To give you a bit more context, here’s how we use the scrum framework in our day-to-day.
Scrum team: our team is made up of highly skilled developers, testers, product owners, deployment and data engineers, with our main shared goal of improving the ex-plor platform.
Product backlog: essentially this is the ‘to do’ list with new items coming in from various sources and stakeholders. These requests are logged and stored centrally to help us keep track.
Sprint planning: we discuss the items from the product backlog to understand the value that each one offers to our clients. Only then can we prioritise what should be done in each sprint. It’s important to be realistic about timings here so that we can manage expectations with stakeholders for upcoming stages.
Sprint backlog: our product owner prioritises the items for the next sprint, making sure the team agree that the work is achievable within the sprint timebox. This can then be communicated to the rest of the business and clients to provide visibility.
The sprint: we currently work in a 4-week sprint, but it can be 2-4 weeks long, although a consistent approach is essential. During this timebox we plan, develop, test, review, deploy and retrospect our work in order to consider it ‘done’. At the end of each sprint we should have a shippable increment of the ex-plor platform that can be released to our clients.
Daily scrum: a 15-minute timebox each morning to discuss items of work within the current sprint. This facilitates communication amongst the team and keeps a focus on the priority work. We use our kanban board to visually monitor progress and communicate any changes to the plan as early as possible.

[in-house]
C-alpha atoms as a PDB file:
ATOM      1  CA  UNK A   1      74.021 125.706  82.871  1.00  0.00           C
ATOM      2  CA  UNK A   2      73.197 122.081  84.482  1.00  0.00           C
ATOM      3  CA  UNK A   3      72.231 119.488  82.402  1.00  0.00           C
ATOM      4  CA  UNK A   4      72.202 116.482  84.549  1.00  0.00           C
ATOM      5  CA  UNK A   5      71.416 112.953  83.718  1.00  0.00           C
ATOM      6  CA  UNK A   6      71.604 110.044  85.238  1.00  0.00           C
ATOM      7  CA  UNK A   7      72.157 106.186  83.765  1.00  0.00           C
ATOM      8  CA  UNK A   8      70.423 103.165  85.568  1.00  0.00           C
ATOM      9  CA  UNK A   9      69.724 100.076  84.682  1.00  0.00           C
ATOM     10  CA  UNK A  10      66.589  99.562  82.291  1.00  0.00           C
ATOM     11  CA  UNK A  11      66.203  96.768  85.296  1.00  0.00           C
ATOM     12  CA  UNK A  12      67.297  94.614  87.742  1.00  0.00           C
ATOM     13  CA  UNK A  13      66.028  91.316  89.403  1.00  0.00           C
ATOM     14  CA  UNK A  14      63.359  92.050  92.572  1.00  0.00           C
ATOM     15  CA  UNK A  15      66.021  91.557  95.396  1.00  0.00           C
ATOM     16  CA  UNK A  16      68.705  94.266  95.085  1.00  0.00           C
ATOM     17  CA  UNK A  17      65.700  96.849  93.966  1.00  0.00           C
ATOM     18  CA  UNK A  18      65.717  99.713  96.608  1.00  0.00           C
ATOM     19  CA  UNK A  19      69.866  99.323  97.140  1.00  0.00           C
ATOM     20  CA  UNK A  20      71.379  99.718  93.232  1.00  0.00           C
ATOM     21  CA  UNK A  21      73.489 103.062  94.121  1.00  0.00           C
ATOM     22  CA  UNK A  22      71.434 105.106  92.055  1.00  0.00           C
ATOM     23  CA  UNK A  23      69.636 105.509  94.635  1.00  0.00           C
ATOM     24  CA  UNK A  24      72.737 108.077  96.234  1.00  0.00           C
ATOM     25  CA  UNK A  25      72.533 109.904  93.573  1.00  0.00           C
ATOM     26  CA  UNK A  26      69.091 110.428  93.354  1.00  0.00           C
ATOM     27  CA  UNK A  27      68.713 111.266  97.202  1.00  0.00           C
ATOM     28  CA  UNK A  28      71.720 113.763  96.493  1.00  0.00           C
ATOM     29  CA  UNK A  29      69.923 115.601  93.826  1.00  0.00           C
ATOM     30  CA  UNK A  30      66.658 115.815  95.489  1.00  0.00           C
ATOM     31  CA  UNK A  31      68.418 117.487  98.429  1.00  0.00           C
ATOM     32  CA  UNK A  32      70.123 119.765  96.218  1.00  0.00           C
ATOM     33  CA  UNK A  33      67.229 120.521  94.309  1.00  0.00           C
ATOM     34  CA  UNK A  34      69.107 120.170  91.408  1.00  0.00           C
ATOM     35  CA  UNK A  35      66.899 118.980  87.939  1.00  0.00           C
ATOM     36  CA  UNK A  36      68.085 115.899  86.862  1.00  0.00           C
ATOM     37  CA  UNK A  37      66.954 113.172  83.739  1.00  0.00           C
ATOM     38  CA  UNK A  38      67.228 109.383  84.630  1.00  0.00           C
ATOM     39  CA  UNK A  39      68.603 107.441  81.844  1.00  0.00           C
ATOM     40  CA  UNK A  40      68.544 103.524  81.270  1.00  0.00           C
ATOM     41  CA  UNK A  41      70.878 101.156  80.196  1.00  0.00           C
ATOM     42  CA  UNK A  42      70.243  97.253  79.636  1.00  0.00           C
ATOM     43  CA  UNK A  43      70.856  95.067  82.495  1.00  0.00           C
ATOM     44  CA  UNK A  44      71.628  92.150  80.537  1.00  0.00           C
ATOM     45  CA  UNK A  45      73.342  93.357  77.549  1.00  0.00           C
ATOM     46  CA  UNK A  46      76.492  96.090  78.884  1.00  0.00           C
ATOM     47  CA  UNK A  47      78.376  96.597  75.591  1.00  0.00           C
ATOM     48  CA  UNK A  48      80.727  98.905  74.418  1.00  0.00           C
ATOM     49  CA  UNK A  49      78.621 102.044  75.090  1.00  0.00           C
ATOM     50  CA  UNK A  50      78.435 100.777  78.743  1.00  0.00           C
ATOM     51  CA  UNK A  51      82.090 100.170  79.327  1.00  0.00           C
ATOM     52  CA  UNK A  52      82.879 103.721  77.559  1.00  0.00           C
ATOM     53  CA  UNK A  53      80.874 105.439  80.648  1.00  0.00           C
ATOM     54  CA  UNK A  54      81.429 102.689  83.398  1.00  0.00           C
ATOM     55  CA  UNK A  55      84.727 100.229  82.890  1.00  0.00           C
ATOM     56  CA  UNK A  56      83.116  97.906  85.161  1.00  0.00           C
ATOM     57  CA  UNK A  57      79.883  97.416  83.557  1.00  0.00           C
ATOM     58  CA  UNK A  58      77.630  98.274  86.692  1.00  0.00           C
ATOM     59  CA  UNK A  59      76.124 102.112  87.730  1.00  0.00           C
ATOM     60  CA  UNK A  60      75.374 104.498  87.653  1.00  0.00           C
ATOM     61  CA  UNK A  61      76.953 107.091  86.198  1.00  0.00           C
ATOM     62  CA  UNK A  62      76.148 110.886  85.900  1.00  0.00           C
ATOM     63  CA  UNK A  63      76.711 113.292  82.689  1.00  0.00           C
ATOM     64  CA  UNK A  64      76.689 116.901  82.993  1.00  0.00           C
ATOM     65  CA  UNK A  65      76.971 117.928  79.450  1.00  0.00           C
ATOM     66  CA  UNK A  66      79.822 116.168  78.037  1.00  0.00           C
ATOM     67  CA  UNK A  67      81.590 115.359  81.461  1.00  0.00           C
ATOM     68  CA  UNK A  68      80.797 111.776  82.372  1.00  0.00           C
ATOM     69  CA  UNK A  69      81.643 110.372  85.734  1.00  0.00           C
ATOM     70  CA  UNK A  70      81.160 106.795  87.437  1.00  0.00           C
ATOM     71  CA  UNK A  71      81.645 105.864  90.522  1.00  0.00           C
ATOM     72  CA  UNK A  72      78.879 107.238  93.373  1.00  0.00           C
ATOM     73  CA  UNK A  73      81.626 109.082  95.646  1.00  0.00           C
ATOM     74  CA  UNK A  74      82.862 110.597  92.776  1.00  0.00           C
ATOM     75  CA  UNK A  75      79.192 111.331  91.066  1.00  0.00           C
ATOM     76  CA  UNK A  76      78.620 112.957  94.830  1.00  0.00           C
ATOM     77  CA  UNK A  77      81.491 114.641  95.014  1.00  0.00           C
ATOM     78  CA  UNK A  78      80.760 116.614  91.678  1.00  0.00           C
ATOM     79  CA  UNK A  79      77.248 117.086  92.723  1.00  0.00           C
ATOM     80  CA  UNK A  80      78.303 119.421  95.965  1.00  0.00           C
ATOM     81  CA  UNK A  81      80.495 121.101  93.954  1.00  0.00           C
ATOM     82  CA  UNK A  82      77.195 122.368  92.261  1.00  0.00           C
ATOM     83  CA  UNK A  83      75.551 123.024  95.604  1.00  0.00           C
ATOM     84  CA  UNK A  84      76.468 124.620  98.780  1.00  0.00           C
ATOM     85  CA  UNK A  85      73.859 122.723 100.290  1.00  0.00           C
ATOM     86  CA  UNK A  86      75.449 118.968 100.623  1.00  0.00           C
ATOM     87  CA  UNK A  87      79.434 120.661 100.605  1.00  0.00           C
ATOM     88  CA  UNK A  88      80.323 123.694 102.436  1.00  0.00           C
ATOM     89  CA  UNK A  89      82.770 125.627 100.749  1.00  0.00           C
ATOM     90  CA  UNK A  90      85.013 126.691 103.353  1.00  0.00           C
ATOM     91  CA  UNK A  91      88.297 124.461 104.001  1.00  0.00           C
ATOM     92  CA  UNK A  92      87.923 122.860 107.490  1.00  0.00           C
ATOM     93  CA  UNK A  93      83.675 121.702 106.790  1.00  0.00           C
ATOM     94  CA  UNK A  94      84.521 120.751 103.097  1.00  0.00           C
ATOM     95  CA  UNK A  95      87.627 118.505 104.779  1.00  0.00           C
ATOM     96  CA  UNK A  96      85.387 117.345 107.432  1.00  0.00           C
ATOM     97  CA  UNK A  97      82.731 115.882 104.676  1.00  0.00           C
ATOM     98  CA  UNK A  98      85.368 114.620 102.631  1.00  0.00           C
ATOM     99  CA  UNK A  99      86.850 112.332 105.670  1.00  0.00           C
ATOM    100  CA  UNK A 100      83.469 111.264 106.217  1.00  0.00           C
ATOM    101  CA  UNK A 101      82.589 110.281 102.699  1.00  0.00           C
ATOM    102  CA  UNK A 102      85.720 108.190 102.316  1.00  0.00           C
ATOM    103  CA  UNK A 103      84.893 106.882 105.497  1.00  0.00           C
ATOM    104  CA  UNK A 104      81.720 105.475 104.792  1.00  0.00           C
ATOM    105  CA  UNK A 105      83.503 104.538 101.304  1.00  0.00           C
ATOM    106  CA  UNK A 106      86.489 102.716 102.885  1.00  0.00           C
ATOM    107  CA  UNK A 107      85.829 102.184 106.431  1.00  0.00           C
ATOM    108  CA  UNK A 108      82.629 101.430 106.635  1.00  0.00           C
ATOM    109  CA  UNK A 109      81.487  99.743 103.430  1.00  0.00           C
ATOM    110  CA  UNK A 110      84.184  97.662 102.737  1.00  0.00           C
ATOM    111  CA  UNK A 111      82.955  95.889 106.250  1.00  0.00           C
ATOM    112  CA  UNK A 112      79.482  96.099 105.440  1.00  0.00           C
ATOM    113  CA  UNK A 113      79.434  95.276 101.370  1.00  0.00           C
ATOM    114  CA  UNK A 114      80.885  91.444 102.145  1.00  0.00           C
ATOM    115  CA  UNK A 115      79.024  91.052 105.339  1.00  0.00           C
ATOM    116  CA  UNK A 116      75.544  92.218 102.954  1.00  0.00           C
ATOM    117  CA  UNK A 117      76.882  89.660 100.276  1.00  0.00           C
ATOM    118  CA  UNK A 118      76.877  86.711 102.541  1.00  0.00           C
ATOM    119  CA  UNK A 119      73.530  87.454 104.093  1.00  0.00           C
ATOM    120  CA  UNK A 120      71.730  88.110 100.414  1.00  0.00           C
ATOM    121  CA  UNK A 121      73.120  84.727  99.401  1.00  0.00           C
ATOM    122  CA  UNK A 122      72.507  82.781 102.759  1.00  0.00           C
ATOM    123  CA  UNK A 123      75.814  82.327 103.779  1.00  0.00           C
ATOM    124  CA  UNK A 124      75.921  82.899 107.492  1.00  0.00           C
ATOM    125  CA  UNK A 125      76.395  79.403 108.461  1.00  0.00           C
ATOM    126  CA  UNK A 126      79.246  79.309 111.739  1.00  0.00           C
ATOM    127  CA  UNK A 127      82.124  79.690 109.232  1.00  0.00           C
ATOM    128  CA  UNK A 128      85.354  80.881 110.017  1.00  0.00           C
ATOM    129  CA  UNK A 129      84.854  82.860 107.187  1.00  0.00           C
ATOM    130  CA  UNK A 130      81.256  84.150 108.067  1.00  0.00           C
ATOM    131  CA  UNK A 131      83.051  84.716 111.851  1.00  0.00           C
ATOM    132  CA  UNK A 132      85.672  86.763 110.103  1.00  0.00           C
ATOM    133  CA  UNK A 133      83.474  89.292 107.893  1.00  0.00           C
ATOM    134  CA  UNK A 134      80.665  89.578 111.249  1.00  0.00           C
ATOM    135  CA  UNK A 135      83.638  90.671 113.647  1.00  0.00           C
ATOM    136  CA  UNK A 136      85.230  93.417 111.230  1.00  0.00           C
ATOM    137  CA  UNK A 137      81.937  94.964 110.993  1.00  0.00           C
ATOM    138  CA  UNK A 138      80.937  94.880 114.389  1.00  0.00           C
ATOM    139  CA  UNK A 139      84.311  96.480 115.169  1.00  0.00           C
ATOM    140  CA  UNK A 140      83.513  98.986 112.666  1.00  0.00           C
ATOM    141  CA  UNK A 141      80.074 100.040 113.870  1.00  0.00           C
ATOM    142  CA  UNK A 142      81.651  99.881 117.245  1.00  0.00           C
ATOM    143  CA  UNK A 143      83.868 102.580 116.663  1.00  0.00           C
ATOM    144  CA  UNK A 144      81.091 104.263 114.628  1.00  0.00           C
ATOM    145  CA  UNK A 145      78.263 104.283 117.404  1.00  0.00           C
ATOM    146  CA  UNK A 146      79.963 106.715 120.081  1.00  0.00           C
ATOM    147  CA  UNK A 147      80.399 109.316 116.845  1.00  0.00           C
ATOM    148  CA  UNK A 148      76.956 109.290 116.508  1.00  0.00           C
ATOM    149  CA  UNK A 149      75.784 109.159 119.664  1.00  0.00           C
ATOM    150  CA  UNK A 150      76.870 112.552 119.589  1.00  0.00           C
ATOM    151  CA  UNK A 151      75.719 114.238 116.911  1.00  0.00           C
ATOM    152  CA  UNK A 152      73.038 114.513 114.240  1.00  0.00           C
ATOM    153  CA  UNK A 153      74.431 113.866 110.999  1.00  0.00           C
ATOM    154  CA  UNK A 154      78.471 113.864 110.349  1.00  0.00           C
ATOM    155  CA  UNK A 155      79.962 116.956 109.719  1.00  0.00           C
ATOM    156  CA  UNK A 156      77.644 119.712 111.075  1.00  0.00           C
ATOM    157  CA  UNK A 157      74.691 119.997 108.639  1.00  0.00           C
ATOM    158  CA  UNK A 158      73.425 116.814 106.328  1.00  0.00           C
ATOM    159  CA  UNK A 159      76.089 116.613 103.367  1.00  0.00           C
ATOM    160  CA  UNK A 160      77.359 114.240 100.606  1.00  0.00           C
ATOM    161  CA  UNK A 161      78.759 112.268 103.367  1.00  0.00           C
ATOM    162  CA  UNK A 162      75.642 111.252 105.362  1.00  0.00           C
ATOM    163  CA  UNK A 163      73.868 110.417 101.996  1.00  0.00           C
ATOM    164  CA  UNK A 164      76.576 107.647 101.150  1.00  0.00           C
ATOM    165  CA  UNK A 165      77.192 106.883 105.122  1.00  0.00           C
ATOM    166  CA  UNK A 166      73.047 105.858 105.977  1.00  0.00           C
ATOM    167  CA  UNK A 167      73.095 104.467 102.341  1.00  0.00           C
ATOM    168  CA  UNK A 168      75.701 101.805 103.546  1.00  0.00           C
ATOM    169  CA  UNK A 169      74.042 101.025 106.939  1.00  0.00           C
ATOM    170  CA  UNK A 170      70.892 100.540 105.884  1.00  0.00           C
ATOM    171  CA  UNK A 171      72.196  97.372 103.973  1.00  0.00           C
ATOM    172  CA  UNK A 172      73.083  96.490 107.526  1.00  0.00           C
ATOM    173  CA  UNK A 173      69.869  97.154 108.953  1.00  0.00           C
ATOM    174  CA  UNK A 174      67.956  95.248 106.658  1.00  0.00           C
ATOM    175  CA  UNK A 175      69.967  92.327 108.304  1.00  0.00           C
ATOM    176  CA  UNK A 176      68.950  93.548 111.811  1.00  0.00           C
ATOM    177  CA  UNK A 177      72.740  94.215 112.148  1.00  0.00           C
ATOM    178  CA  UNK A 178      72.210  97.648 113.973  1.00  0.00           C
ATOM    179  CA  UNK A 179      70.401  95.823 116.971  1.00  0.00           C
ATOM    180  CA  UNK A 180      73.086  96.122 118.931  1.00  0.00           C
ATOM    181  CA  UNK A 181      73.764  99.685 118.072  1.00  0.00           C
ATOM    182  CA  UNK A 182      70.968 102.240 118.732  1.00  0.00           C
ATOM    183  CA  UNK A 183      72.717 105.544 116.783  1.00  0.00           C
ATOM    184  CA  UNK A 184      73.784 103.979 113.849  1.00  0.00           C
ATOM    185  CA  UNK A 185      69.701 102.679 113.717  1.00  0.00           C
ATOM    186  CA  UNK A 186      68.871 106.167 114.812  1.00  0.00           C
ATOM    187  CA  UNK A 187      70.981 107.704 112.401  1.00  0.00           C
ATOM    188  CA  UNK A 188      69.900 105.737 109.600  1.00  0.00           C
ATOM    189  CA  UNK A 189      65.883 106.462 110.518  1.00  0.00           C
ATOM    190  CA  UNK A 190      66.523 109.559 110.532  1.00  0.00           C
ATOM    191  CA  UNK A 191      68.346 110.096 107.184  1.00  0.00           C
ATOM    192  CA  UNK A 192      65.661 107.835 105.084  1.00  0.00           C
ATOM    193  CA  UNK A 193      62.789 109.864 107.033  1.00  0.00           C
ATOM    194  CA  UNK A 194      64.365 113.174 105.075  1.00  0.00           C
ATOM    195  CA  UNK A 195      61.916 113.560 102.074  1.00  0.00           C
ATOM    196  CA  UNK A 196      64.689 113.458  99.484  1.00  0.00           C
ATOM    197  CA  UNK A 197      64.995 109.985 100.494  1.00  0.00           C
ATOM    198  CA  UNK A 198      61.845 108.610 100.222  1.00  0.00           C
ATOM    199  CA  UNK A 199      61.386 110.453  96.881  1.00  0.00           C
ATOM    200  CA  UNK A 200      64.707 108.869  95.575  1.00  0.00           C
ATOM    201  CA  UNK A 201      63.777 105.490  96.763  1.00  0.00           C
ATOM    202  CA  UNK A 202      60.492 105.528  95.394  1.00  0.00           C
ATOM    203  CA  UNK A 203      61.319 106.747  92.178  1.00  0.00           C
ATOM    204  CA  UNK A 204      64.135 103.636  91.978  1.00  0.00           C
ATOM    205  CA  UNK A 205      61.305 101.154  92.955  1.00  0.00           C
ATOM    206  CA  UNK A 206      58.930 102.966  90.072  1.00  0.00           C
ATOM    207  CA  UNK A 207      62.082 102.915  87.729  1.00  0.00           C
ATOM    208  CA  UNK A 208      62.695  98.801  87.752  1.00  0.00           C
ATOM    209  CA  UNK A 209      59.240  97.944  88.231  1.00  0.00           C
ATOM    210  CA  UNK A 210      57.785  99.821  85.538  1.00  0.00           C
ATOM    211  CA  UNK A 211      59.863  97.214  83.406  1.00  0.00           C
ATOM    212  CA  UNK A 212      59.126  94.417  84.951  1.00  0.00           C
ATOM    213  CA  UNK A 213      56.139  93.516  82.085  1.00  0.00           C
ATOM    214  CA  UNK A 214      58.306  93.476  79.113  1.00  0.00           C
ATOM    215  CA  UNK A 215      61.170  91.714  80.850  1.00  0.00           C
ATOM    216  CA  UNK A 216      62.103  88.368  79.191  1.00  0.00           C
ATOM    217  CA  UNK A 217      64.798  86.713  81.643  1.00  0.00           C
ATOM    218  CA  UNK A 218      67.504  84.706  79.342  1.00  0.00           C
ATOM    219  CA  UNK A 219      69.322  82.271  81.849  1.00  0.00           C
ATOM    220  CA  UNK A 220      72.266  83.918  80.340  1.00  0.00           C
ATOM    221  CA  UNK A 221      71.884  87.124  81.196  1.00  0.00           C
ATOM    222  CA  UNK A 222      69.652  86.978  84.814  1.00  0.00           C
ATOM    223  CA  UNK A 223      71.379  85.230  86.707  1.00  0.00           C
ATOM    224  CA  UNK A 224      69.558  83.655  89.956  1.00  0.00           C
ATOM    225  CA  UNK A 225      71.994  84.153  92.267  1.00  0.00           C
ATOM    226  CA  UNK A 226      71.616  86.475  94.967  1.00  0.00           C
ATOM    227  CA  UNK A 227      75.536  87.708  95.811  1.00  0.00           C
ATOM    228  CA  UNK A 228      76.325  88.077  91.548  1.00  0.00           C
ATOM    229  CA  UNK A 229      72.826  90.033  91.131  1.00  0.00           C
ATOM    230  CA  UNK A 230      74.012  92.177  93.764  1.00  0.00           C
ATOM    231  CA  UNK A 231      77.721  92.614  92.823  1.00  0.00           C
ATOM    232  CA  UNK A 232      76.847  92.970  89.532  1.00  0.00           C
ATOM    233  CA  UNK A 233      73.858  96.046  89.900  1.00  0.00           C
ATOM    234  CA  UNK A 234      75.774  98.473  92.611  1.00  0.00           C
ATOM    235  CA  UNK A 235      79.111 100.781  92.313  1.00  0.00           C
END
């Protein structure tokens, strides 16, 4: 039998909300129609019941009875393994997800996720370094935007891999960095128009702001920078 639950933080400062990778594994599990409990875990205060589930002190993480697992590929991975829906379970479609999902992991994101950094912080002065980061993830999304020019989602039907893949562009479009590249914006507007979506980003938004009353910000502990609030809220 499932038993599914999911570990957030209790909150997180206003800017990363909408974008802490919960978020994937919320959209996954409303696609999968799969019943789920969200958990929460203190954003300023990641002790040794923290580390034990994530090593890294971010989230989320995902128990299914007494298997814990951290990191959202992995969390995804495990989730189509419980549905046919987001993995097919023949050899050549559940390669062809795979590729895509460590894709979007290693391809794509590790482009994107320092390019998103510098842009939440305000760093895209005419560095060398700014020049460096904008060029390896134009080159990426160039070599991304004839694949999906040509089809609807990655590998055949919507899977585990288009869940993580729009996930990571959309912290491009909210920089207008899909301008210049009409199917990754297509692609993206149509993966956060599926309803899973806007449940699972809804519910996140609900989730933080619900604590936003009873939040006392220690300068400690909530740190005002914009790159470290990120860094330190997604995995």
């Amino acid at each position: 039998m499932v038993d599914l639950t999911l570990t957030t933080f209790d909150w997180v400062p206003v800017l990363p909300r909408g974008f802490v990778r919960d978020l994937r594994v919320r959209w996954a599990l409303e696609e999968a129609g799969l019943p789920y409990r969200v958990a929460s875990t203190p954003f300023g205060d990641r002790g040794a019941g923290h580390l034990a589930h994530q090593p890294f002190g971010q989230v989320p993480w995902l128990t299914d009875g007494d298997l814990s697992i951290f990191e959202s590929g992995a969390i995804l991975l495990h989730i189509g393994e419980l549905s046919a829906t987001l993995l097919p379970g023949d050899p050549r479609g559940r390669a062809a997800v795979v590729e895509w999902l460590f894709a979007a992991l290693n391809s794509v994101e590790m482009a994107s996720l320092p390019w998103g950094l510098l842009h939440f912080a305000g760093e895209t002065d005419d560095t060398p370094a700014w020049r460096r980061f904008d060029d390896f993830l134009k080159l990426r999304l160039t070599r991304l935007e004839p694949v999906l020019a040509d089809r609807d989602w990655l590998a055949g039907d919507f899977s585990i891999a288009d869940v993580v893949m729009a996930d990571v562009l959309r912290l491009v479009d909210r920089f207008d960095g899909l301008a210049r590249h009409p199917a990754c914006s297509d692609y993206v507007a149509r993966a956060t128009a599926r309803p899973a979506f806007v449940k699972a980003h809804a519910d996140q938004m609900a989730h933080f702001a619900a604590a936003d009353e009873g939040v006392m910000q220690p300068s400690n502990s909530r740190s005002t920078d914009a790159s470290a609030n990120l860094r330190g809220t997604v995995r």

Sprint review: once the sprint is complete this is an opportunity to provide feedback to major stakeholders on the work achieved. The session takes advantage of the short iterative cycle to gain early feedback and incorporate any comments into the next sprint.
Sprint retrospective: reflect on the previous sprint and openly discuss the good, the bad, and the ugly. This is not about the work delivered, it’s more around the process, tools, environment and team. The aim being to continually improve ways of working and increase efficiency.
So, with all this in mind, a Scrum Masters role is to understand the Scrum process inside and out, coach the team on how to use it and embed the value it offers. We can help to resolve impediments, which are things that prevent the team from progressing or completing their work. We encourage the team to use past experiences to improve how they could work better next time round. We coach individuals to be self-sufficient, giving them autonomy to make decisions and own their workload, while maintaining a team mindset.
An Agile approach to software development means responding, working and delivering at a very fast pace. Scrum enables us to tackle workloads in a highly controlled and considered way, ensuring each sprint delivers real value in achievable and visible timescales to all involved.